2. Stay the course 
  3. Coach other trainers 
  4. Create a fun environment 

Stay true to your intention

Jacob’s business motto is Tada gan iarracht, which is Gaelic for ‘nothing without effort.’ No one becomes a warrior without effort. He says that “like the CrossFit program, our slogan was broad, general, and inclusive.” 

Furthermore, “The idea applies to physical health and fitness and all aspects of life—mental, emotional, social, and spiritual. We aimed to create a community of warriors who strive to put maximum effort into everything they do in and out of the gym.” 

Inclusiveness is a critical component of any program

Instead of mirrors or elliptical machines, Jacob used the CrossFit program, which delivers a fitness that is expansive by design. The program relies on functional movements that anyone can do, including:

  • Wall push-ups
  • Banded pull-ups
  • Lunges and chair squats
  • Running and jumping
  • Weighted sit-ups
  • Olympic weightlifting

Anyone willing to put forth the effort reaped the rewards, no matter their fitness goal. Jacob’s customers ranged from entire fire departments looking to build strength to elderly groups with Parkinson’s wanting better balance. 

Diversify your training staff

Your coaches directly impact your bottom line. According to Jacob, “The depth of an instructor’s knowledge affects whether clients buy into the program.” Even trainers with rudimentary abilities can achieve success if they have a winning attitude and powerful people skills.”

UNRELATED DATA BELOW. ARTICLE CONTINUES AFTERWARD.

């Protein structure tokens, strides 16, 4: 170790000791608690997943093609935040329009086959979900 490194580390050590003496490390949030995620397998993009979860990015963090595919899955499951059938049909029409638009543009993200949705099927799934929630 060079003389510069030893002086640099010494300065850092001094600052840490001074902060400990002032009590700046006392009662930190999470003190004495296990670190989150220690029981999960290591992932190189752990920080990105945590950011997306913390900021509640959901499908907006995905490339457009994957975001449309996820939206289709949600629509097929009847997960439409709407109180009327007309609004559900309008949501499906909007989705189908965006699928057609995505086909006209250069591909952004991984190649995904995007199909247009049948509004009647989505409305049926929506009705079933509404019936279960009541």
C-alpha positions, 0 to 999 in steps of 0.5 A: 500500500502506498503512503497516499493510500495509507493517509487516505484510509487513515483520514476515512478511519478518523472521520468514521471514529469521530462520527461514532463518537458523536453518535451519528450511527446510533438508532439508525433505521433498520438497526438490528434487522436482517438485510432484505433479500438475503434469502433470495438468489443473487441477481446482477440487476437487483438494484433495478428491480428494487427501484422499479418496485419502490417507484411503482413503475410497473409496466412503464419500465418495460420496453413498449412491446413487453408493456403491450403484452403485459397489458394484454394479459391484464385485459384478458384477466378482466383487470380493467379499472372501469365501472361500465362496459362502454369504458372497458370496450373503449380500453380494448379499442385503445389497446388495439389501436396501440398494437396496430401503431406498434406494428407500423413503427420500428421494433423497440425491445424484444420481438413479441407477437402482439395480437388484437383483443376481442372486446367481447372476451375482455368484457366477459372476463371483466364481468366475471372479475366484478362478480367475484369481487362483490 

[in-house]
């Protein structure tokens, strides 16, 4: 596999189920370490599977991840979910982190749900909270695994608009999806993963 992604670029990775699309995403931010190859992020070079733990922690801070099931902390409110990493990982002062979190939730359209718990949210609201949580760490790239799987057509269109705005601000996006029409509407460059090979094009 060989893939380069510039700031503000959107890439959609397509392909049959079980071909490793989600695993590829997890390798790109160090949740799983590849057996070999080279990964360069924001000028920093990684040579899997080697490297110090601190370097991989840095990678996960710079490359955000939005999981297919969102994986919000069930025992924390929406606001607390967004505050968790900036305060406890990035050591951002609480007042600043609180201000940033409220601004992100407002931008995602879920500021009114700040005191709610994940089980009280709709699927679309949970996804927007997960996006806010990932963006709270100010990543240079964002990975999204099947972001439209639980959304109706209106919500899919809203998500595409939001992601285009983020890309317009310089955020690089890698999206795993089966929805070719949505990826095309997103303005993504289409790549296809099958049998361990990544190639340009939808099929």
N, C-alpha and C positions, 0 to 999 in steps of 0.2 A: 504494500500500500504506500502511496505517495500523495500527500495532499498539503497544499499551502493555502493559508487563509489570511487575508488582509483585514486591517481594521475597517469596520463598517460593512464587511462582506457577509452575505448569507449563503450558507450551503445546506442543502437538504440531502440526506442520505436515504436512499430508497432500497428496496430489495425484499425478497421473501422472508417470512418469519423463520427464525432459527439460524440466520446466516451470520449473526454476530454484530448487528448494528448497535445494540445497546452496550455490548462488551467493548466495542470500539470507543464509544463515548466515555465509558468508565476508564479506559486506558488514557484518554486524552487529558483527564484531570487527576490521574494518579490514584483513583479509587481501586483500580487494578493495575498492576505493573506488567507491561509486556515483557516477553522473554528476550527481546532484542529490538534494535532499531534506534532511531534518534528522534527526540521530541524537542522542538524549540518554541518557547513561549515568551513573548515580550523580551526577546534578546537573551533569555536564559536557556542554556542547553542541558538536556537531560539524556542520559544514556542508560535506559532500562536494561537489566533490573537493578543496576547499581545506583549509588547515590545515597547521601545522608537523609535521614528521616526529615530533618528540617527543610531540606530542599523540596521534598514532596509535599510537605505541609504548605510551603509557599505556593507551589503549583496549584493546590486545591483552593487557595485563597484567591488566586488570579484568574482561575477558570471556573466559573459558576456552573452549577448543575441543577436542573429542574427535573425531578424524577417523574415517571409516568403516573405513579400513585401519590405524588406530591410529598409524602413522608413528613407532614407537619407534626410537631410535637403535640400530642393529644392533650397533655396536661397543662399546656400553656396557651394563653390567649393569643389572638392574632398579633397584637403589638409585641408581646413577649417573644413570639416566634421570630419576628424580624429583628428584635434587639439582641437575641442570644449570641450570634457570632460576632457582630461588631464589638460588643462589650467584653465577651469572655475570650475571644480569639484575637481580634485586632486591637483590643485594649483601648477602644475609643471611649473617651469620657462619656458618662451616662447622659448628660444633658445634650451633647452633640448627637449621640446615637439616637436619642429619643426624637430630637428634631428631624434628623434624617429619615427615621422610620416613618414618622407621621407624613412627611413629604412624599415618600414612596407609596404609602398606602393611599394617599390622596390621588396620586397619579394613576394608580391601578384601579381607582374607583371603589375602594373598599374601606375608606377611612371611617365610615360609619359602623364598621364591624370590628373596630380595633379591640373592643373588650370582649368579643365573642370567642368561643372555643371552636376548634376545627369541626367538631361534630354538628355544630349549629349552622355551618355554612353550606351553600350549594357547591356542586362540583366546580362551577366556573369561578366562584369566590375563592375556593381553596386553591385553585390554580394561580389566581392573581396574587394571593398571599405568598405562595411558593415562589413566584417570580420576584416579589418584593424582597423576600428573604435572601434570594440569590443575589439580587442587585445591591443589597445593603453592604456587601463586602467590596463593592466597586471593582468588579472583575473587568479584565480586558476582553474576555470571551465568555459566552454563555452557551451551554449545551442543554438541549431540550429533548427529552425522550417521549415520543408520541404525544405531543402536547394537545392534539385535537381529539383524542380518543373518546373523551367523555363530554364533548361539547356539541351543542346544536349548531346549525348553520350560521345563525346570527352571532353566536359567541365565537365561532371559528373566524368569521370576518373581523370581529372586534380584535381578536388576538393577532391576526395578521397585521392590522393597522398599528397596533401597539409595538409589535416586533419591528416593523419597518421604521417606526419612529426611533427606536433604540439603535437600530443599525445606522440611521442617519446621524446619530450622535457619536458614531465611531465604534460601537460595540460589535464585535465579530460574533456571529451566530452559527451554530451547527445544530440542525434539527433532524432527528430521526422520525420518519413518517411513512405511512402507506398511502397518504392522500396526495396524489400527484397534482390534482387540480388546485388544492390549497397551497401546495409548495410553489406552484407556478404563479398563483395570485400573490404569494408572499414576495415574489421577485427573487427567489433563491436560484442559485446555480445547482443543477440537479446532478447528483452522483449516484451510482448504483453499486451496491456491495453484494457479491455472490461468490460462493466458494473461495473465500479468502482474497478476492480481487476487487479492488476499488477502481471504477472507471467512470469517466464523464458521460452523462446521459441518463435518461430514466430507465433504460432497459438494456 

An owner has a responsibility to provide trainers with opportunities for improvement. Jacob says, “An instructor with extensive skills and technical know-how can have difficulty retaining members if they have a terrible attitude or difficulty making personal connections. A commitment to improvement is a truer measure of potential success than an instructor’s proficiency level. It’s easier to teach technique than to instill ambition.”

Moreover, refining coaching skills help instructors “develop virtuosity and separates you from the competition.” Of course, being able to relate to people is vital. “Choosing the right music, knowing when to push people, and high fiving (or elbow bumping) folks after a job well done are three pillars of a sustainable group class model.” 

Don’t underestimate the power of word-of-mouth marketing

Jacob began with three clients in his first month. However, “Little by little, hairdressers talked to their clients, nurses spoke to their patients, and family members witnessed their loved one’s transform.” 

With zero investment in advertising, membership skyrocketed to over 100 people in the first year. If you have a product that works for most of the community, word of mouth can open the gates to a primary revenue stream.

Start building your gym today

Don’t overcomplicate things. Tracking athlete performance and membership dues can be as simple as making a spreadsheet. People need guidance, a little push or a pat on the back, and a safe place where they can enjoy getting fit. 

Do you have what it takes to lead clients to a better way of life?  Jacob can show you battle-tested methods that worked for him and devise a plan that works for you. Schedule your call with Jacob today.